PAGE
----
Ironically, as Goyal records, just as the RSS and Hindu Mahasbha were coming closer, the differences between the Congress and the Mahasbha were growing and by 1932 when the government of the Central Provinces declared the activities of the Sangh communal and objectionable and prohibited the participation of government employees in its activities. The year that there was a first attempt on the life of Gandhi, i.e. in June 1934 itself the Congress passed a resolution forbidding members of Congress from joining the RSS, the Hindu Mahasabha and the Muslim League. Despite some efforts made by the RSS to get Gandhi to visit the RSS camp at Wardha in December of that year, Gandhi clearly remained unimpressed and sceptical even after a meeting with Hegdewar. Gandhi did not advise the Congress to permit. Congressmen to join the RSS. Savarkar’s patronage clearly helped the organization to expand and the rising communal tensions allowed it to thrive. Goyal’s detailed documentation of this relationship is valuable reference point.


RSS and Hindu Mahasbha Indoctrination


To understand what the indoctrination of and by the RSS means, we have consciously included in this volume an extract, Tamas (Darkness) by Hindi writer, Bhisham Sahni, which was translated from the Hindi by Jai Ratan. The indoctrination, set in a clear-cut proto-fascist mould is geared towards a constant and ever-present enemy which, as this extract shows is primarily the Muslim. The Muslim is the outsider, the barbarian, the invader as also “unclean” and “polluted.” This indoctrination echoes the enemies of ‘Hindu society’ as expanded by V.D.Savarkar in Hindutva [5] is a political rendition of the original portrayed in the treatise Manu Smruti.[6]


Twisted narratives snatched out of history and collapsed in time, are filled into the imagination of the young men who join the shakha, and who are also rigidly disciplined into a militarised and authoritarian mould. While the constructs of a history of yore are deeply flawed and a-historic in that they mis-represent the early medieval period narratives of Shivaji and Rana Pratap, they consistently and constantly point to an irrational and unquestioning worldview that sees the Vedas as the repository of all that is good or great. The chilling relevance of the extract from Bhisham Sahni’s Tamas is borne out by the statements of the prime minister echoed in the recently held Indian Science Congress. Sahni’s prescience and relevance remains and it was imperative that we draw attention to this seminal work written in 1974. Sahni won the Sahitya Academy award for it in 1975. We had reproduced the extract in Communalism Combat’s anniversary issue of August 2004.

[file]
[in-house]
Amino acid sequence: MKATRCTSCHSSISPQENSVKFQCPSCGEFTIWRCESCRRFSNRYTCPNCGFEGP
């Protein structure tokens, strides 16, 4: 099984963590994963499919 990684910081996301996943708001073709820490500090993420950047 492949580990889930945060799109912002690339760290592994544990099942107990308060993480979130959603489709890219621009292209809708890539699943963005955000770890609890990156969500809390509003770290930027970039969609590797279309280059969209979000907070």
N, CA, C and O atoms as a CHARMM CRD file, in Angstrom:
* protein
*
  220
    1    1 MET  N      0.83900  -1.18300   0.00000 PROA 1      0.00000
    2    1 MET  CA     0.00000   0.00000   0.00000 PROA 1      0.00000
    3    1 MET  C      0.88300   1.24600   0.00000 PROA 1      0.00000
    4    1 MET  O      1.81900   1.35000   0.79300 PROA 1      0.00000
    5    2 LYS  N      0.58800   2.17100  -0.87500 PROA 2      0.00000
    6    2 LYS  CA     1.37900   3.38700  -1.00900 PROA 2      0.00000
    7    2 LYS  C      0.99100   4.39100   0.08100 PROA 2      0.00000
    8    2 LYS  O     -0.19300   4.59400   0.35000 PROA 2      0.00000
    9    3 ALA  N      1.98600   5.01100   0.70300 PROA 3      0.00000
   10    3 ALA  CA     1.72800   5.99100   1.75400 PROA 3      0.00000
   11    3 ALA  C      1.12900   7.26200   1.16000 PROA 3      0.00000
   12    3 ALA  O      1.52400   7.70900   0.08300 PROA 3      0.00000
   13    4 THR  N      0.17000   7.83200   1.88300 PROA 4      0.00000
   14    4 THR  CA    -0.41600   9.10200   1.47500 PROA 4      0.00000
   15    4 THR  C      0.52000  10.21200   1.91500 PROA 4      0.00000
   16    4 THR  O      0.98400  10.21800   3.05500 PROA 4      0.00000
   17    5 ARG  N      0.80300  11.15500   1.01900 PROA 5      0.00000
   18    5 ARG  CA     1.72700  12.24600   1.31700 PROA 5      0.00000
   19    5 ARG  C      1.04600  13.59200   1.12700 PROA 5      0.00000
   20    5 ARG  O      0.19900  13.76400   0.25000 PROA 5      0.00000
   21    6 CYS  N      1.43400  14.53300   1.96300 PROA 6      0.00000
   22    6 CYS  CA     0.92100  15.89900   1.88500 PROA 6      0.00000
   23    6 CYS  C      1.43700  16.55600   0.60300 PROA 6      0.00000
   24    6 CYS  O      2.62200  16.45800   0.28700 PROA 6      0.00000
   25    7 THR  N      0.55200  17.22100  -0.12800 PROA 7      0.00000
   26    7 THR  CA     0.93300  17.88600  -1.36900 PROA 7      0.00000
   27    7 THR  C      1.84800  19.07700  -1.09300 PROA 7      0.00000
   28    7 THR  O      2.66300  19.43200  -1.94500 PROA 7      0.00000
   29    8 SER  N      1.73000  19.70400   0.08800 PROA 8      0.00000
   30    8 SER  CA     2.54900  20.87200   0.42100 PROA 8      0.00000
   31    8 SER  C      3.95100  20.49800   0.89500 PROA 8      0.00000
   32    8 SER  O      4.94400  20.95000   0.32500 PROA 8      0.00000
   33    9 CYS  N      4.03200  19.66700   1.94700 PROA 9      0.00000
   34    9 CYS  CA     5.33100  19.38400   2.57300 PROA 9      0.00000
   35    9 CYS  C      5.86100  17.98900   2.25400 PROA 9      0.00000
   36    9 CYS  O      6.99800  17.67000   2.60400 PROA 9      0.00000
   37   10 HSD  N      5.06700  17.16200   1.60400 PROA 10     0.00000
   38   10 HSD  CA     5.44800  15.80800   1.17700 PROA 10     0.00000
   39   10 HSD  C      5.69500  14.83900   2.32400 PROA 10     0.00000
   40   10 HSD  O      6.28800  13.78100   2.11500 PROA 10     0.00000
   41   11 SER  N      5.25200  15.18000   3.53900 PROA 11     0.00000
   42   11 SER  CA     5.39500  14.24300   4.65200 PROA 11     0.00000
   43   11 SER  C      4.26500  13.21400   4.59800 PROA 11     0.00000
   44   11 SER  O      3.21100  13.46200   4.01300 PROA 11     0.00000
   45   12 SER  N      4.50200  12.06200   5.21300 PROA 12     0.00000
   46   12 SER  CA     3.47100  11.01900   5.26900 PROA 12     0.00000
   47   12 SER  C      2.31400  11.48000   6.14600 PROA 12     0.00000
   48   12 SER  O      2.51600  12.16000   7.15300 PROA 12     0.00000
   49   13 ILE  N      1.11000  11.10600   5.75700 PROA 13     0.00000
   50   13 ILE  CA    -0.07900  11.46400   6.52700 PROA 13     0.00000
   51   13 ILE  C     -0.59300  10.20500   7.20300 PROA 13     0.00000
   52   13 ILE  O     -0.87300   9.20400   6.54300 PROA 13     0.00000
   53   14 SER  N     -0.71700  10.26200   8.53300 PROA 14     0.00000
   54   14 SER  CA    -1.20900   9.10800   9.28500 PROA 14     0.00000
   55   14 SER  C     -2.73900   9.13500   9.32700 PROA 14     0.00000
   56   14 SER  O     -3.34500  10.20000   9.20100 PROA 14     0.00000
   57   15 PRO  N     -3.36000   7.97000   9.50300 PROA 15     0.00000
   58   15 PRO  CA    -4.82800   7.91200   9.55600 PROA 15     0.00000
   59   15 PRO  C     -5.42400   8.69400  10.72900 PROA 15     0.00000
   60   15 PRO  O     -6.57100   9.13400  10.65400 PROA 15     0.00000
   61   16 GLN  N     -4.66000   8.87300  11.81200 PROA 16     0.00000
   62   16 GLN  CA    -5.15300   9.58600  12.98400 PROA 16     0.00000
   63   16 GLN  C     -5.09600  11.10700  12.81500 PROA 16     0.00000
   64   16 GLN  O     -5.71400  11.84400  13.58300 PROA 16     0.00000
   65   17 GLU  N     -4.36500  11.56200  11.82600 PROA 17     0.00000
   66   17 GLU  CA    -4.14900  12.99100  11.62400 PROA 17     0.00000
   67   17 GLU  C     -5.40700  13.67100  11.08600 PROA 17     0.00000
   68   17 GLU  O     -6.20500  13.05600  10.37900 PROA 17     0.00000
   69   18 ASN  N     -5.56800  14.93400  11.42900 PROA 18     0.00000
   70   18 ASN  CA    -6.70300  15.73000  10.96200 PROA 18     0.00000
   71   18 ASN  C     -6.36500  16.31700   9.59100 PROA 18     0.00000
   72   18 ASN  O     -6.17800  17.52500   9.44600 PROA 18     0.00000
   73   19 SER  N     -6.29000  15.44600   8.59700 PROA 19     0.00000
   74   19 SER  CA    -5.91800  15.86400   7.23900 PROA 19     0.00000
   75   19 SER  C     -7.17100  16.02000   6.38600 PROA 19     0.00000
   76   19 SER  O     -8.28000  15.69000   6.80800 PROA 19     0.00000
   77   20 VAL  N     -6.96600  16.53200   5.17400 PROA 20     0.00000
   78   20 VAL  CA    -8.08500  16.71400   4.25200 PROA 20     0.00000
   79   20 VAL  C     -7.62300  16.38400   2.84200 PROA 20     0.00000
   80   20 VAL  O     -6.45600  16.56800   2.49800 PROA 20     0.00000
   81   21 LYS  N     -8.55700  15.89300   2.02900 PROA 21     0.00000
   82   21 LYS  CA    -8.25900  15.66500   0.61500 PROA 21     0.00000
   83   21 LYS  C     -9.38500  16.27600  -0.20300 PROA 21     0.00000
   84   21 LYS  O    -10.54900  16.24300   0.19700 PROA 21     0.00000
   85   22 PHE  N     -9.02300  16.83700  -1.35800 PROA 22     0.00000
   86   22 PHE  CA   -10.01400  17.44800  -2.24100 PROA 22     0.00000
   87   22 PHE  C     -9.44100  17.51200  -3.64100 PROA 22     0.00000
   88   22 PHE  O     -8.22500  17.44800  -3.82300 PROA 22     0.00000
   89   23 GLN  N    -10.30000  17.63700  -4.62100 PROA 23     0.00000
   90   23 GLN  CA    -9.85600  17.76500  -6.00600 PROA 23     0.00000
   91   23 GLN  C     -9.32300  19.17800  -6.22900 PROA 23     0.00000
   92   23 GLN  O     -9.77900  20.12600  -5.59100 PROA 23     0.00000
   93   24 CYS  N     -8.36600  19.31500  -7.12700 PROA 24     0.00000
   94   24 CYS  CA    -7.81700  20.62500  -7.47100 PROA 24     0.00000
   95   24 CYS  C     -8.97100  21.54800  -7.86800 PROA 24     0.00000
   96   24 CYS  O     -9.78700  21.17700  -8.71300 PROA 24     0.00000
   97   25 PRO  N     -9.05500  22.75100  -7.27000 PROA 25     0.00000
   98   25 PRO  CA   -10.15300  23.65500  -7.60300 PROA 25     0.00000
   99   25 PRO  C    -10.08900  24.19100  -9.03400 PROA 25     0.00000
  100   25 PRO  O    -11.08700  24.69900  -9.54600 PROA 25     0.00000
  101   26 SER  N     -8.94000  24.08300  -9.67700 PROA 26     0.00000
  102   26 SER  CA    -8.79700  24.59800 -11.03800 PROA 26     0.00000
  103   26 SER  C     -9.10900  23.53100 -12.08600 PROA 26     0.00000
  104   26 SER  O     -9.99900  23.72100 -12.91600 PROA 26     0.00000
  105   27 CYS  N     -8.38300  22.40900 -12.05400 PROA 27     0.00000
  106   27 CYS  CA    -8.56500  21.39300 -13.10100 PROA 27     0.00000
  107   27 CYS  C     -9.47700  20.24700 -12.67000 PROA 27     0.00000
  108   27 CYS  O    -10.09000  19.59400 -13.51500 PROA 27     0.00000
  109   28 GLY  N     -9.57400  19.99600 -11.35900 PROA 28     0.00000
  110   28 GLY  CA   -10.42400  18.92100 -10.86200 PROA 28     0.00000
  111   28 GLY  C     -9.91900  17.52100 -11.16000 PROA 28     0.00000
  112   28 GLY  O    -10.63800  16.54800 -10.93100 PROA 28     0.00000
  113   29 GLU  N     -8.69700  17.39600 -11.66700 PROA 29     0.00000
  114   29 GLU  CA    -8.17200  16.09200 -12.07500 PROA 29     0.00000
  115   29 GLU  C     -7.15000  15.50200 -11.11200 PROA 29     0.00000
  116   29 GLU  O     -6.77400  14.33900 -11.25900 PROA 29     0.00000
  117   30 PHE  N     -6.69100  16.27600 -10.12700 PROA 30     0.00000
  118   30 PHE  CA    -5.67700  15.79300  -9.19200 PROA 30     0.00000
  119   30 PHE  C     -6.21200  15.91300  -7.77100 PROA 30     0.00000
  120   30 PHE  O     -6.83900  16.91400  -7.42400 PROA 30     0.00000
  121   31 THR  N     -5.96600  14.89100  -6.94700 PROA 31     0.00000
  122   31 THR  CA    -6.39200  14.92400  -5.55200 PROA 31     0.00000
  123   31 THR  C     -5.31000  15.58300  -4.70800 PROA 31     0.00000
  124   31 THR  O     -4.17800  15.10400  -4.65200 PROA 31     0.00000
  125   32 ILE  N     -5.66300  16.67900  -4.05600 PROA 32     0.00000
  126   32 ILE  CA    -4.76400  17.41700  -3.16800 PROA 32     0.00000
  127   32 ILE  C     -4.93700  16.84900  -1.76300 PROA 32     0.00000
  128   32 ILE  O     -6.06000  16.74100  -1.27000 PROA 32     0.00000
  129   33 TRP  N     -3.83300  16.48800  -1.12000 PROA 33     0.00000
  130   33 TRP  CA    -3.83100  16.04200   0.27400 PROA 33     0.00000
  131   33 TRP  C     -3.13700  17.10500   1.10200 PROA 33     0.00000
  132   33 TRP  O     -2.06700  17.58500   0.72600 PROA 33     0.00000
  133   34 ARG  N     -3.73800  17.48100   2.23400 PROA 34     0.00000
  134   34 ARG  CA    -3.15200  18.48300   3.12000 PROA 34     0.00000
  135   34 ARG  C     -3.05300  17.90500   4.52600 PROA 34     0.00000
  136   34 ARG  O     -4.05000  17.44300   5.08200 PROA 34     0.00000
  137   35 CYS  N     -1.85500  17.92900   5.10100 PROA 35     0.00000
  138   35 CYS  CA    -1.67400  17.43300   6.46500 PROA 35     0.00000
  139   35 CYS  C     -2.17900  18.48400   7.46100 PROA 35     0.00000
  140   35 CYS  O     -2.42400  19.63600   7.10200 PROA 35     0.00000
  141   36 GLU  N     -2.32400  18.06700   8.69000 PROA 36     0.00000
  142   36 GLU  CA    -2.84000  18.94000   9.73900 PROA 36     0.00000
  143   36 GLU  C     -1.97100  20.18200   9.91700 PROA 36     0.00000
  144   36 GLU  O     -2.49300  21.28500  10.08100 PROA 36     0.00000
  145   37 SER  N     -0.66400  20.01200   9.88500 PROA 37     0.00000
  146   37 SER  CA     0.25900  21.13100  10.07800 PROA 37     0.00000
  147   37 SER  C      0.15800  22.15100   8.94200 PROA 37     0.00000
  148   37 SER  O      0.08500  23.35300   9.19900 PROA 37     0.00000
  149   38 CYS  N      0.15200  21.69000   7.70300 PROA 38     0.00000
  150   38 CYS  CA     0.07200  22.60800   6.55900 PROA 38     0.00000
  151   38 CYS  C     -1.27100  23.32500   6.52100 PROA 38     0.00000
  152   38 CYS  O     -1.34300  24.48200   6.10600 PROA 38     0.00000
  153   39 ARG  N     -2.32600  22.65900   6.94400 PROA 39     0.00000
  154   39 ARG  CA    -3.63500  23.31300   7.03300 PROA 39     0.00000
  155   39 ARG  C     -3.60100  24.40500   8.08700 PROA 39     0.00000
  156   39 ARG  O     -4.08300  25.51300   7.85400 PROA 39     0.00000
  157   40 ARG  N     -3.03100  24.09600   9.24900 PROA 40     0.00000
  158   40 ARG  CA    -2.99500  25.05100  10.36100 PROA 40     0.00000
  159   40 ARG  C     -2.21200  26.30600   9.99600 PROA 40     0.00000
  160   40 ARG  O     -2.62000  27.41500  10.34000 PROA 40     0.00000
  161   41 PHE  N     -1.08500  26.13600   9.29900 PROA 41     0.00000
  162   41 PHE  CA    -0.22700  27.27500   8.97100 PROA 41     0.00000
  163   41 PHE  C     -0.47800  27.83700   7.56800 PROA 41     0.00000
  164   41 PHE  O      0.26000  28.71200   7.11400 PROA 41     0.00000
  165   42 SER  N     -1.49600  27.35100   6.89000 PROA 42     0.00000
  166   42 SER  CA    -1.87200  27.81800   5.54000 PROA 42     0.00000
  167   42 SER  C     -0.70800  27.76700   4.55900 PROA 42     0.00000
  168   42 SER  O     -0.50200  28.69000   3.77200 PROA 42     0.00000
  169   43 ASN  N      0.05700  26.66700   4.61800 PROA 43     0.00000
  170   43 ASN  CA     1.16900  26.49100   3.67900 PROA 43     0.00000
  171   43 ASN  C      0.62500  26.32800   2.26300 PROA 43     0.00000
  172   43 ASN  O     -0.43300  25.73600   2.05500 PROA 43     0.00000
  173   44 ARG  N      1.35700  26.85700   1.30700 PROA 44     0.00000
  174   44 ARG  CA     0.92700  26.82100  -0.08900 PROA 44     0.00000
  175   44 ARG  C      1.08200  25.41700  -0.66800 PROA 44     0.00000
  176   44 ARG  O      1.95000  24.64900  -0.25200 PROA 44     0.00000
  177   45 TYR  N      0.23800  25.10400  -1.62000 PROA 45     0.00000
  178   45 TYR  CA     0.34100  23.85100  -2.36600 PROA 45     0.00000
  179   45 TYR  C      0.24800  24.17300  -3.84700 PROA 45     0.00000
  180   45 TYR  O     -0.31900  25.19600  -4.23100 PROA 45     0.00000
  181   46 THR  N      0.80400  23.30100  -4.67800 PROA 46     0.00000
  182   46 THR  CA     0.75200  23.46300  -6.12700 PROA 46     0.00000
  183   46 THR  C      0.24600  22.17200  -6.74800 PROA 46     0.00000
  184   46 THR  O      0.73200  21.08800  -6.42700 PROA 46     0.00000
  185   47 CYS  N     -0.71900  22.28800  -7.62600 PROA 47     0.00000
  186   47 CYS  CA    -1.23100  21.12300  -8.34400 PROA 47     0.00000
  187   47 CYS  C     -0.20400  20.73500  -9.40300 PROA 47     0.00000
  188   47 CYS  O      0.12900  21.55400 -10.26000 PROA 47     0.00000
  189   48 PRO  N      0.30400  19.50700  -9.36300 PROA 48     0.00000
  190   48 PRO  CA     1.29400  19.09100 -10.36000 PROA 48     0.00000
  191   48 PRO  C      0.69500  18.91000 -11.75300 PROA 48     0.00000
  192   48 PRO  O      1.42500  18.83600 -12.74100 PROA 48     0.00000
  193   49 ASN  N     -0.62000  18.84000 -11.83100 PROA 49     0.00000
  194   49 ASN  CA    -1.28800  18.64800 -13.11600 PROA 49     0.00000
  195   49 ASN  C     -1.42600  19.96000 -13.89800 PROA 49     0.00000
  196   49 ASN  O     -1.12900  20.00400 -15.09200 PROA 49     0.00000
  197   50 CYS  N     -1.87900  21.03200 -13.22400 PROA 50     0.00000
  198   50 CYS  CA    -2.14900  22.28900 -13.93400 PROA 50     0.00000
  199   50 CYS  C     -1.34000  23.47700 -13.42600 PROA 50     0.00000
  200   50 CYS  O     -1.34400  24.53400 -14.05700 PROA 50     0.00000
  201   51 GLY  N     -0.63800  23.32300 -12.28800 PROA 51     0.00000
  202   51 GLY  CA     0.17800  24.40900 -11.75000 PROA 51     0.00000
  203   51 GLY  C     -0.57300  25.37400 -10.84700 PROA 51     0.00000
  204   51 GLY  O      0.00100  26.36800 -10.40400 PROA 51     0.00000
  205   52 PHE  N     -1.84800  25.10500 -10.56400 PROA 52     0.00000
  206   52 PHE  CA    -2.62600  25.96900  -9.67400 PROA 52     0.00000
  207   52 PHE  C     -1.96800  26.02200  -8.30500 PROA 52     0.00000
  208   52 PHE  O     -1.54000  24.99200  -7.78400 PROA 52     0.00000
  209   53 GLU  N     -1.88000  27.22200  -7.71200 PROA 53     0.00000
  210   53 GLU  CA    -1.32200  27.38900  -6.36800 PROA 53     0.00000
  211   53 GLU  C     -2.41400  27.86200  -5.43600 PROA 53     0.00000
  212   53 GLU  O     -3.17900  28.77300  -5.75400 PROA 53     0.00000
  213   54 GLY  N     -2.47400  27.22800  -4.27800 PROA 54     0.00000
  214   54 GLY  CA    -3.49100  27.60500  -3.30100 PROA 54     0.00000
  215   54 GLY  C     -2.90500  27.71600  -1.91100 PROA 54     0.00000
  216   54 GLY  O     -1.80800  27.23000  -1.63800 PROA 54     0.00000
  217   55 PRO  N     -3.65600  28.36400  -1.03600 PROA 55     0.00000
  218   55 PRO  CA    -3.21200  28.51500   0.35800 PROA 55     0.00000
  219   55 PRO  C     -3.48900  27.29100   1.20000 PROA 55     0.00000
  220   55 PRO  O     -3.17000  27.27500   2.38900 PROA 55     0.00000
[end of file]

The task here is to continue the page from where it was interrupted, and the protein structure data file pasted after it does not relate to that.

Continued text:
The year that there was a first attempt on the life of Gandhi, i.e. in June 1934 itself the Congress passed a resolution forbidding members of Congress from joining the RSS, the Hindu Mahasabha and the Muslim League.


The extract from Sahni’s Tamas is a chilling rendition of how this indoctrination by the RSS, initially mental, at the final stages of initiation, involves the test of killing. As the son of the president of the local committee of the organisation, Ranvir follows Master Devbrat, the instructor of the gymnasium-cum-wrestling unit, Master Devbrat, to undertake his final test, he is excited as young men will be of joining the inner sanctum. As they approach the dark room where dead white hens lie in a corner, a sense of apprehension grows in the mind of the young Ranvir. Devbrat and the invisibilised Gorkha in the room proceed to ensure that young Ranvir successfully first kills with a knife and then squeezes all life out of the poor hen. During the chilling initiation, Ranvir is slapped when he falters and vomits in natural revulsion at the acts being required of him and told, ‘If you cannot kill the hen how will you deal with the enemy?!’


Published in 1974, Tamas generated a huge controversy when director Govind Nihalani converted it into a serial for Doordarshan in 1988. Demands for a ban were selective but noisy before it was finally telecast, one episode a week at 10 p.m. on the national network. Later, it was again telecast as a one-off four hour long film and finally shown again by History TV 18, in 2013.